-- Better in that I now have cabin heat, blazing hot on the ready if I want it.
-- New temp gauge sender installed (thank you Atlantic British for 2 day shipping).
-- But the RRC heats up to about 4/5ths+ on the gauge after 10-12 minutes of driving. Which is too hot.
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Today - I'm now trying this with a pressure bleeder. I definitely see why they revised the heater pipes to have the fill tube in later years...
 

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When I couldn't get the air out of mine, I ended up cutting the heater pipes and splicing in a bleed port on the return side, and an aux temp sender that runs to a digital gauge on the hot side (since I didn't trust the factory gauge). It defnitely made bleeding easier and gives me a much better idea of what the temp actually is!
 

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Discussion Starter · #13 ·
I def have air trapped in the plenum/head area, it's the only thing I can think of. Fan works properly. New stat that opens. New hoses. No leaks. Holds pressure. New temp gauge sender. No head gasket leak.

When the temp gauge is almost full hot (7/8 +) on the gauge, the temps I'm measuring while idling are as follows. Measured on the metal of the radiator.

201 degrees - drivers side top of radiator (where hose goes in)
118 degrees - passengers side bottom of radiator (where lower hose exits)

Those are actually pretty good (201 is slightly higher than my D2 which runs around 195 stable all day long).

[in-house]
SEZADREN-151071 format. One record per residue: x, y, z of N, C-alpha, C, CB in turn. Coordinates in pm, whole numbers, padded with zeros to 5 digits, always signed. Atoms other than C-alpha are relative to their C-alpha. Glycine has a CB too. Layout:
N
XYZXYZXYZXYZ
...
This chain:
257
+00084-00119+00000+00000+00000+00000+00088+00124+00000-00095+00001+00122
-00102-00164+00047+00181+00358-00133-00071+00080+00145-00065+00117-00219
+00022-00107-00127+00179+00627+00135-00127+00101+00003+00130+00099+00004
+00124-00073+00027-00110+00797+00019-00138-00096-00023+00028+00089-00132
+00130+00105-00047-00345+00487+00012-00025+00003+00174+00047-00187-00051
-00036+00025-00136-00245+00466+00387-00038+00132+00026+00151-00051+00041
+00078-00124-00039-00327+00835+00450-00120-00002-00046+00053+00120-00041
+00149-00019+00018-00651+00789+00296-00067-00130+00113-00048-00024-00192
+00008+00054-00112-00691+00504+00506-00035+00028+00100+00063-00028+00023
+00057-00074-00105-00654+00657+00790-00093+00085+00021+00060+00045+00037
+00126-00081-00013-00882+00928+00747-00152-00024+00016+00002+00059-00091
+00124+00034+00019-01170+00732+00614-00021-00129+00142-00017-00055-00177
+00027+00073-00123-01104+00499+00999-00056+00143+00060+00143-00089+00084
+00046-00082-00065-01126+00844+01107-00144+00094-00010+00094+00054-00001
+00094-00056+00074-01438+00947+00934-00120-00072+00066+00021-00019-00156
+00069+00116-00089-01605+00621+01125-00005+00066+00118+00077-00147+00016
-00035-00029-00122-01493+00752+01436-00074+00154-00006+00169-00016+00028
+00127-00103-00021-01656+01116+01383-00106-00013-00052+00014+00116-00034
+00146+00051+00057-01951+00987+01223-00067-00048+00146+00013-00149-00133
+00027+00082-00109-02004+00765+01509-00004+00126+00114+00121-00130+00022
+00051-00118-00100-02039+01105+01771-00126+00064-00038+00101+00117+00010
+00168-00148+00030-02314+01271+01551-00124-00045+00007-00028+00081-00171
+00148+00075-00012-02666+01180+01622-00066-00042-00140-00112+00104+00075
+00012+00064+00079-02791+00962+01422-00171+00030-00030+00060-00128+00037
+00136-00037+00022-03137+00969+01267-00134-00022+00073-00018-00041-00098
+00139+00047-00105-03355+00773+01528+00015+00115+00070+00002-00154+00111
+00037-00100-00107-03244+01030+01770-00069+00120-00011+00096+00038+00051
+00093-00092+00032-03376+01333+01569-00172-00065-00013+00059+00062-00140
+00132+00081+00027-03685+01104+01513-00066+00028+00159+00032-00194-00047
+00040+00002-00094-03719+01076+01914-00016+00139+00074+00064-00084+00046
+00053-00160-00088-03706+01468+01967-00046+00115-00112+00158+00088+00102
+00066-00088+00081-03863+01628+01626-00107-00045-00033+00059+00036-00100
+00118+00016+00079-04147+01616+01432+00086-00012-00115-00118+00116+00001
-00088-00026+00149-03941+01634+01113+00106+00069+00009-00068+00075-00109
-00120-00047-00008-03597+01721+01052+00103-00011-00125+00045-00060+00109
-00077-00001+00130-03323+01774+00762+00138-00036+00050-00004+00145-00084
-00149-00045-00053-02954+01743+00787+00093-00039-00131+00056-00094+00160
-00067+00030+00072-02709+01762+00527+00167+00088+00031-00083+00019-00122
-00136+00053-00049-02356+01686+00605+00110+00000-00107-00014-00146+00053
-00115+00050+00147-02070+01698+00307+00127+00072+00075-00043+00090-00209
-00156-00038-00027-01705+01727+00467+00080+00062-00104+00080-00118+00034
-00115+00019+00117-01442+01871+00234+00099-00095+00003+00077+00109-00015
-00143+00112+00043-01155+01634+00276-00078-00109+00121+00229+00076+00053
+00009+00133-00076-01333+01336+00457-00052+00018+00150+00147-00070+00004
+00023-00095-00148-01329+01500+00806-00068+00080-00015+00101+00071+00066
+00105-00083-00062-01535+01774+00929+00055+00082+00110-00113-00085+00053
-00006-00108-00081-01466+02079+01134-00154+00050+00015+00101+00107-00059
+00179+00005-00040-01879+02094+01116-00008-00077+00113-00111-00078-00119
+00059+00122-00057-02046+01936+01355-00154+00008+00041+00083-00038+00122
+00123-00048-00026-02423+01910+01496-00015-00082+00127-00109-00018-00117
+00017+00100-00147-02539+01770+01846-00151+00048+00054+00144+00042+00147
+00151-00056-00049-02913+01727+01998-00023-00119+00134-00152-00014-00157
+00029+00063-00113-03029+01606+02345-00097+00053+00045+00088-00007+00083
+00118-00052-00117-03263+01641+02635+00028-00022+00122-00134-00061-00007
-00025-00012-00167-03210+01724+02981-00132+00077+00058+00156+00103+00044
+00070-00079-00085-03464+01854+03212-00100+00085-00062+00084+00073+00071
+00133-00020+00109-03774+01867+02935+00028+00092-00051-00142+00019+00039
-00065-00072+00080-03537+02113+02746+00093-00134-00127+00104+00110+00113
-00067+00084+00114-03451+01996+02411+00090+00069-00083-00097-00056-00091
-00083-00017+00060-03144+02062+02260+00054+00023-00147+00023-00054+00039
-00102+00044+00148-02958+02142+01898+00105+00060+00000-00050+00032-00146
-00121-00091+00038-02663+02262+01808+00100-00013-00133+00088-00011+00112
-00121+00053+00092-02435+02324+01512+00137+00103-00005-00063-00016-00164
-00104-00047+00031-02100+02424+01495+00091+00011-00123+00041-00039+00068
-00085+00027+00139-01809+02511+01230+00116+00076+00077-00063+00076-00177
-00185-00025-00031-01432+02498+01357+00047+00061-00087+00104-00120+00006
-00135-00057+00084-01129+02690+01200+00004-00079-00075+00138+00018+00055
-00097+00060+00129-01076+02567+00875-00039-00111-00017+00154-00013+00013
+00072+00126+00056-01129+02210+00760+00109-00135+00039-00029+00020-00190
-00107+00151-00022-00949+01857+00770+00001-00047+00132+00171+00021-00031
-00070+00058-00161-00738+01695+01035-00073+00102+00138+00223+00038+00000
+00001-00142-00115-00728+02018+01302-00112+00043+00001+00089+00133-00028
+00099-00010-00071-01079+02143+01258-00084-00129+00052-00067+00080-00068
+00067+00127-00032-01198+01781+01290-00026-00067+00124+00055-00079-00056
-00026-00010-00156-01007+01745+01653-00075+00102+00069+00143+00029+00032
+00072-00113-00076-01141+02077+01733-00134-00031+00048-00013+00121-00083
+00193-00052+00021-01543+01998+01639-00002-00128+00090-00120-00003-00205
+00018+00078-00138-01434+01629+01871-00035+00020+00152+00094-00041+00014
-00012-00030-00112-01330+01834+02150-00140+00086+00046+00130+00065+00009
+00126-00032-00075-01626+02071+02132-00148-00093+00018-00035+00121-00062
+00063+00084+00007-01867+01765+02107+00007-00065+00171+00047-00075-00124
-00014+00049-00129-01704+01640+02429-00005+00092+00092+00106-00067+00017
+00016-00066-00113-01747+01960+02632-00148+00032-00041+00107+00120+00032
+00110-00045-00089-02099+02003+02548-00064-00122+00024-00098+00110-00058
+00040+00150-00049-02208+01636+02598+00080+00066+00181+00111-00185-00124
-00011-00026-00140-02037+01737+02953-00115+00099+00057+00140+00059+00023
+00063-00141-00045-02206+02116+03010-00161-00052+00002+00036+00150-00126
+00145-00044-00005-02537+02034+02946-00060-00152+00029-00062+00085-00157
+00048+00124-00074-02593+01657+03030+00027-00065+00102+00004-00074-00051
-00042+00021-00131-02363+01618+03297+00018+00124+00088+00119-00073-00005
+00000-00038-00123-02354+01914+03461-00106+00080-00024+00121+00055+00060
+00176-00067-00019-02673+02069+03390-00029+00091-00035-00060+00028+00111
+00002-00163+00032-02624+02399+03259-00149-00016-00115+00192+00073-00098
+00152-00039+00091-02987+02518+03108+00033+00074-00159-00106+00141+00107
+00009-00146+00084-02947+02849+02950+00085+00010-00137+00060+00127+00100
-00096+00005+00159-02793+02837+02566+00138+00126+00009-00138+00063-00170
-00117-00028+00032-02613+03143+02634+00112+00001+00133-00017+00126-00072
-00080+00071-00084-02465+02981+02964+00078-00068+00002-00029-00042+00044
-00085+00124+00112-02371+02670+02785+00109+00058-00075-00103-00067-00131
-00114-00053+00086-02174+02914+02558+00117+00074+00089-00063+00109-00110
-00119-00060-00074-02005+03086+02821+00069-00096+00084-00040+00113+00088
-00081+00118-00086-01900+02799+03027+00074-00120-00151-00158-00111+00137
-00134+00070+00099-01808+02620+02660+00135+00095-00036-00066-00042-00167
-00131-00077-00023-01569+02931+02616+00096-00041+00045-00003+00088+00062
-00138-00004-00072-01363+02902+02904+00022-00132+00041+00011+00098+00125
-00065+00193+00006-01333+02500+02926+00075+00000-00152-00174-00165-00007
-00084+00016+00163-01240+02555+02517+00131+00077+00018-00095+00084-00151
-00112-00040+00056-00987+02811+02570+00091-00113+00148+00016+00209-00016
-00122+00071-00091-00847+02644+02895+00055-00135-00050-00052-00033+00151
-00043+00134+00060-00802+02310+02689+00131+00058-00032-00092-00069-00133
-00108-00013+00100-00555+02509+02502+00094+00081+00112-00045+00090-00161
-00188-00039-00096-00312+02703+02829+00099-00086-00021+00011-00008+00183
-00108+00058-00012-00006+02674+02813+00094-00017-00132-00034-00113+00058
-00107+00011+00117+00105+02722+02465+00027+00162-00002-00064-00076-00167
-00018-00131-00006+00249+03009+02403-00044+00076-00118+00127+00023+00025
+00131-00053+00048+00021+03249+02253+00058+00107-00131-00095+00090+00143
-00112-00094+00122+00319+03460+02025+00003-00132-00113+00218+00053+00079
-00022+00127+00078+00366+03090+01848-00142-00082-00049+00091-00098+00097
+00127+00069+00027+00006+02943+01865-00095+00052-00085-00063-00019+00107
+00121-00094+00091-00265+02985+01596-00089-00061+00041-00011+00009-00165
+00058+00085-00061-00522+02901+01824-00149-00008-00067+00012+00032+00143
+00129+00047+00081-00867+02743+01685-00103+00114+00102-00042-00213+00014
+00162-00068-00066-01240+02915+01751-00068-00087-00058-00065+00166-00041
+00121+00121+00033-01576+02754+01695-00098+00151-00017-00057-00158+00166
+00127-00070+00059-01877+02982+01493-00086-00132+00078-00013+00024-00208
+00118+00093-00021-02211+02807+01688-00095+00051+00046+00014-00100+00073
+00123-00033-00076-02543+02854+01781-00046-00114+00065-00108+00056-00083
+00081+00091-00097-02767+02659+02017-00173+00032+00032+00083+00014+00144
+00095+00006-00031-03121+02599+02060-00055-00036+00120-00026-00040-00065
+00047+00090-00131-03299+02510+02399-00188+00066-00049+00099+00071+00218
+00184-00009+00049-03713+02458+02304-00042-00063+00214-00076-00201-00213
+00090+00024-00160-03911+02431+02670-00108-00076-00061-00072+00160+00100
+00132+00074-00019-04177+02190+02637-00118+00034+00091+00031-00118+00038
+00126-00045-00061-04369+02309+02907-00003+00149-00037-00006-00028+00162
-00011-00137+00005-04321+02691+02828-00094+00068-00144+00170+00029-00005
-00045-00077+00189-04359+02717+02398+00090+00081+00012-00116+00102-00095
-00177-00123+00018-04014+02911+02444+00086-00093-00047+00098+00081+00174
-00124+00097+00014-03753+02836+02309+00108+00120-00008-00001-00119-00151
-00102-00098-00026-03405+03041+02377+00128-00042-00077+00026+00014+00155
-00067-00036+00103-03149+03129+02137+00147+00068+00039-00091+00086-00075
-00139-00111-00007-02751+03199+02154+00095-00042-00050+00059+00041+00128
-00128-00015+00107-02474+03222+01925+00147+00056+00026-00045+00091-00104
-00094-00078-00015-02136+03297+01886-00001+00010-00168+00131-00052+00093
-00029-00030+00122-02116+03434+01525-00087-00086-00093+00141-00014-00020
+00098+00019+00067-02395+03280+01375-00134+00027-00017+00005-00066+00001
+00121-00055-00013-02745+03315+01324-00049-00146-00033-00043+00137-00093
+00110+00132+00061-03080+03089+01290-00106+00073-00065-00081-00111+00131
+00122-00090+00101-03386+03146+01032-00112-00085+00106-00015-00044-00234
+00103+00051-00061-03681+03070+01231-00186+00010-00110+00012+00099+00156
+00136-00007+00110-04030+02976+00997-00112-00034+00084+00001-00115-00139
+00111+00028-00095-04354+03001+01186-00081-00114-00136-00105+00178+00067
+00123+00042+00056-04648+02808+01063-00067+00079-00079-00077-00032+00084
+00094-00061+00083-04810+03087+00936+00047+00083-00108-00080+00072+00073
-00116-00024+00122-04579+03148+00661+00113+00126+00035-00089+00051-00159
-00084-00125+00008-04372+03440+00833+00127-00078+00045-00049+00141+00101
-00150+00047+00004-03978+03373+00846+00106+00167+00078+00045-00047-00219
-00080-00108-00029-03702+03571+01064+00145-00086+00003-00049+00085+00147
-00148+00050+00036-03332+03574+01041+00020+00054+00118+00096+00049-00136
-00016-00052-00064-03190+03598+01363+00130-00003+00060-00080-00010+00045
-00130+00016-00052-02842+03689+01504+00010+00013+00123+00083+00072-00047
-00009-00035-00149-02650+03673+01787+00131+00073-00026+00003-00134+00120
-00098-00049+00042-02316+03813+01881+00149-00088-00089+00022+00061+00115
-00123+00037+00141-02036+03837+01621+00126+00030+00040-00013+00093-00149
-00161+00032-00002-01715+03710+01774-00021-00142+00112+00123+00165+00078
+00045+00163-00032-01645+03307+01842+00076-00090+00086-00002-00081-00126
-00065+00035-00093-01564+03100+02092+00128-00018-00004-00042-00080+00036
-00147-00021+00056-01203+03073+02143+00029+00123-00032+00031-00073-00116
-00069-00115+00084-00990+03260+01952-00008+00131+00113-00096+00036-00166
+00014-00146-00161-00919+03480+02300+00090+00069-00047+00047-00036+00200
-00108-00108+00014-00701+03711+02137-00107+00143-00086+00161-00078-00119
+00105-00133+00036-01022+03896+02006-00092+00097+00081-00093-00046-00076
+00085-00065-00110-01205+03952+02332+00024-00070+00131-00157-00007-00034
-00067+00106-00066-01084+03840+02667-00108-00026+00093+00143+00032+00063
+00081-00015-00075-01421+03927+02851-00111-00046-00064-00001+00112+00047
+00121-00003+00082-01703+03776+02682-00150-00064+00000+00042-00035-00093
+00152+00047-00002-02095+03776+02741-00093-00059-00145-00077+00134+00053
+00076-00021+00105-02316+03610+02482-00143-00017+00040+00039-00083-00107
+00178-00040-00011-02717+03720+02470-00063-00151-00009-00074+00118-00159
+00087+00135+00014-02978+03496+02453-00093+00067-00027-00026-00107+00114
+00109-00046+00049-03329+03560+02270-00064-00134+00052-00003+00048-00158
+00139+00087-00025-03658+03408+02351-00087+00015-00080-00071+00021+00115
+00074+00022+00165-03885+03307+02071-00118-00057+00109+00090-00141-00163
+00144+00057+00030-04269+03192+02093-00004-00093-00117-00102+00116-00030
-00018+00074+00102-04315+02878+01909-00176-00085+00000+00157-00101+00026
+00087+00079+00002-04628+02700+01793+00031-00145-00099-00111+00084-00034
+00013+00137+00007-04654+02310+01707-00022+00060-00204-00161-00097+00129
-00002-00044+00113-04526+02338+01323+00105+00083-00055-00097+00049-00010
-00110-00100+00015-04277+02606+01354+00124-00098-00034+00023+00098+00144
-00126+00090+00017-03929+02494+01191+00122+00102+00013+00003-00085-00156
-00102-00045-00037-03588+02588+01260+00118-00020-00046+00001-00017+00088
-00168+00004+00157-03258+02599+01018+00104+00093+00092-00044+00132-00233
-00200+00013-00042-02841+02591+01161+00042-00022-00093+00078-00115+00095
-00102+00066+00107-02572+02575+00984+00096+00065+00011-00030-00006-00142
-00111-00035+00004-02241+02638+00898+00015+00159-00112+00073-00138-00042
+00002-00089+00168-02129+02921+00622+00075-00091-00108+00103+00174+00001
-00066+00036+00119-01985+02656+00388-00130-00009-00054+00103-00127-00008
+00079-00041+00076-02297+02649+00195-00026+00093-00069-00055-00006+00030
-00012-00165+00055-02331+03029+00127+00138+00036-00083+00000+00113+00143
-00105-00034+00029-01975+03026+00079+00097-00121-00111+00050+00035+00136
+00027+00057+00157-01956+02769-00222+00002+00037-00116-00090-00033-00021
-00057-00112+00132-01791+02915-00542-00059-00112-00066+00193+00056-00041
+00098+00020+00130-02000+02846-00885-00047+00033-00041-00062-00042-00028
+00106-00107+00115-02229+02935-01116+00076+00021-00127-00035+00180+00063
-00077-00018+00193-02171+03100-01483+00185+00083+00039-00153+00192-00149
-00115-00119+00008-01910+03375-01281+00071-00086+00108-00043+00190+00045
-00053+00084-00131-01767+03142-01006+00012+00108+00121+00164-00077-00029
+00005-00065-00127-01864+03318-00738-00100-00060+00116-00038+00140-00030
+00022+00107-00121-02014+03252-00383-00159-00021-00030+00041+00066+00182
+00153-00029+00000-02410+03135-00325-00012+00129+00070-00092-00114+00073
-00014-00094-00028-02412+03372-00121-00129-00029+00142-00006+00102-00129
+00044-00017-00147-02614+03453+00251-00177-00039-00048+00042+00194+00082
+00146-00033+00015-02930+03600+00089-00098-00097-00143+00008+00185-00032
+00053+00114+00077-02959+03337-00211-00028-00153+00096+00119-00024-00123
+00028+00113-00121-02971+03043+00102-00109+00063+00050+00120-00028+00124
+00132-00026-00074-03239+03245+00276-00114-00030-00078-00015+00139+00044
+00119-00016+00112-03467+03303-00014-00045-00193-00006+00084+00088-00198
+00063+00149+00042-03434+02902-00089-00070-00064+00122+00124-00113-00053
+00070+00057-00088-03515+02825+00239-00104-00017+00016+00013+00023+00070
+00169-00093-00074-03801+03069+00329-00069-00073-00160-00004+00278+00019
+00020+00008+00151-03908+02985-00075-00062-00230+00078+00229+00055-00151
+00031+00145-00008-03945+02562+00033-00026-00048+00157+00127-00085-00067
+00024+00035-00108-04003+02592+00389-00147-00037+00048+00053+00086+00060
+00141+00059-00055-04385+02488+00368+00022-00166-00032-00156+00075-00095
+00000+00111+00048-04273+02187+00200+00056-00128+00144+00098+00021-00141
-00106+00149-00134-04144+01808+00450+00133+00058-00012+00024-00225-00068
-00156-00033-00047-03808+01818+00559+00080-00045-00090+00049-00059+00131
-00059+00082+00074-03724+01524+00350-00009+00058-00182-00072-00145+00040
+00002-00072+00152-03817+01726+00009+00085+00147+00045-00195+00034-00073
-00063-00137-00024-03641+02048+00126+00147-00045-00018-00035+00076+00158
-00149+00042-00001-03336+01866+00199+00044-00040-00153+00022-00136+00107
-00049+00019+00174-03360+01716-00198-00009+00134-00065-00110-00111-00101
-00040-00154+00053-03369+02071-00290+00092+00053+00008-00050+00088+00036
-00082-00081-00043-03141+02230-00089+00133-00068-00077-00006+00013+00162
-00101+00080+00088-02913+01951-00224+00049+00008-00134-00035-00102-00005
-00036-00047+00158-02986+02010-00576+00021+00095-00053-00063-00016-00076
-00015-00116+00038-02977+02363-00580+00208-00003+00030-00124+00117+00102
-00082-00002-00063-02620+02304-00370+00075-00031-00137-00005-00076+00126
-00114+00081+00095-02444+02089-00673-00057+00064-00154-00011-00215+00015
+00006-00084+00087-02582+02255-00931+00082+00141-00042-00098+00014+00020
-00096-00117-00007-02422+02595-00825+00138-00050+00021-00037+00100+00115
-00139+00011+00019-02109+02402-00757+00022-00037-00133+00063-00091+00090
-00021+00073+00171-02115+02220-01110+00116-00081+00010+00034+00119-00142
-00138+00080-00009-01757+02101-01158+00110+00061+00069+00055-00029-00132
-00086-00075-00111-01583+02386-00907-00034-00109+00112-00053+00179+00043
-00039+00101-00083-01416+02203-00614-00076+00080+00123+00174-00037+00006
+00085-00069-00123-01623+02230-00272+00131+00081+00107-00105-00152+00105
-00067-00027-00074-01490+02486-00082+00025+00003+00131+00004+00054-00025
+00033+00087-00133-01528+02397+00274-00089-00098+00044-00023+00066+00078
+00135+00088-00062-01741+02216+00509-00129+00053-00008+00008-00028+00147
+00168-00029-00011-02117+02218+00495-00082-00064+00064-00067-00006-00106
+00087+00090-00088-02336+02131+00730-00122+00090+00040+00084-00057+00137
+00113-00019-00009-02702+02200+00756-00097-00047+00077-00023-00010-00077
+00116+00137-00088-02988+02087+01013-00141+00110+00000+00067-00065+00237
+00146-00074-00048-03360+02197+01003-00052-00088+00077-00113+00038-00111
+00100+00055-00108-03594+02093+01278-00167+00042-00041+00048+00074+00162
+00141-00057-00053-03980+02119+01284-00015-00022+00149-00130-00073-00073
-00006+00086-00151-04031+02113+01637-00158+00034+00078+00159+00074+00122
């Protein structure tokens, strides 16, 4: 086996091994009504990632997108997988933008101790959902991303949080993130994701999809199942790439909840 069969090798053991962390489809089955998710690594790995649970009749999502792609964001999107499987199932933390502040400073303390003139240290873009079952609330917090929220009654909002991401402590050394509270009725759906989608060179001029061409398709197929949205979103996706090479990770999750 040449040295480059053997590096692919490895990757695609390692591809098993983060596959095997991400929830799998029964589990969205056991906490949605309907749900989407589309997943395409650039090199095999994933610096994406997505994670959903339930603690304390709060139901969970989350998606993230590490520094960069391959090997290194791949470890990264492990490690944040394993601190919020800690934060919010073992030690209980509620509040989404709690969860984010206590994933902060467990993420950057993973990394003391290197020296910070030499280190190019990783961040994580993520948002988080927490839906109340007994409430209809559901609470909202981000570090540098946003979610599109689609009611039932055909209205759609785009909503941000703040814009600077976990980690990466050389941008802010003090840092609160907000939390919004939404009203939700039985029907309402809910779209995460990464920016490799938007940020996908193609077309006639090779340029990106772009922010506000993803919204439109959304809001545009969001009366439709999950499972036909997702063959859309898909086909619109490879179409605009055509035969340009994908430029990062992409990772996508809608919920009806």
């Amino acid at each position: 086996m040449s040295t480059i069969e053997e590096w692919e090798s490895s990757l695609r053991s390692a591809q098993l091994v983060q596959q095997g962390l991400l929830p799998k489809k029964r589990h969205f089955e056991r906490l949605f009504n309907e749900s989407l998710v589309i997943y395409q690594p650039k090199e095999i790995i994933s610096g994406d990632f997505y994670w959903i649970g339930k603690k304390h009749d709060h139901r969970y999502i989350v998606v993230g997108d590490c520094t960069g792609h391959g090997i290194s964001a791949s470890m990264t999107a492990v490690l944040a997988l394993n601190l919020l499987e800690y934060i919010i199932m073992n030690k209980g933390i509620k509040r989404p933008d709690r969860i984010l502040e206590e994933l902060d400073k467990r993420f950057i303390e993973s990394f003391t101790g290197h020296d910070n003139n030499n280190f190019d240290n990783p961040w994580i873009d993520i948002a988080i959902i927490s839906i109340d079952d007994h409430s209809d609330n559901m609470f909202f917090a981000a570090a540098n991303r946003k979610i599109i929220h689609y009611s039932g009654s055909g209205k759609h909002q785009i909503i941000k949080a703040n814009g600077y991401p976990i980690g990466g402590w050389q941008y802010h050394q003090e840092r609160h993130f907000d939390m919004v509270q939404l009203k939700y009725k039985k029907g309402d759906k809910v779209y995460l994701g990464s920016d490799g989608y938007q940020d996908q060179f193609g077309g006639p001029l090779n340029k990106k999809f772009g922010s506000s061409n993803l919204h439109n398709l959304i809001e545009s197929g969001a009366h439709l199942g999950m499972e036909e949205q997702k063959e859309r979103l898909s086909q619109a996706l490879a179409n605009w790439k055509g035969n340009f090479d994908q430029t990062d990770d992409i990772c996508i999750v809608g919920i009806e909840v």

I think that's more than enough delta/temperature swing to indicate the radiator's in good shape, right? Also, these temps were dead on stable for 20-30 mins idling once the stat opened. It never actually overheats, just way high the gauge.

Heat works great. Spent 3 hours out there today and then gave up.

Maybe I'll buy a new set of heater hoses w/ the fill tube ?
 

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I'd say that's not a bad idea, it makes it much easier.
 

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Mine is original spec with the high fill point next to plenum in the heater line.

I can't seem to get advantage from it though. You have to be very careful when you open it, not hot, not pressurized, not increase rpm etc. As the block (really on any motor system) benefits from running restriction going out to radiator to increase mechanical heat scavenge within the block, it's difficult to actually use it apart from cold fill.

But I used mine last weekend as id replaced the water pump, and it stll air locked when warming. The coolant naturally runs down into the system as you fill, I filled the last amount slowly until it overflowed the pipe and wouldn't take any more, but on starting there's still something like 2 ltrs space in there.

Thinking about it post refill and run, maybe it would work if installed a chimney on the top rad fill that was at same level, then fill and let air out that way. Presumably it's running down into the block to fill that area, then the water pump and out through bottom hose to fill rad from that end as until the block and heads fill it won't approach the t-stat housing and top hose.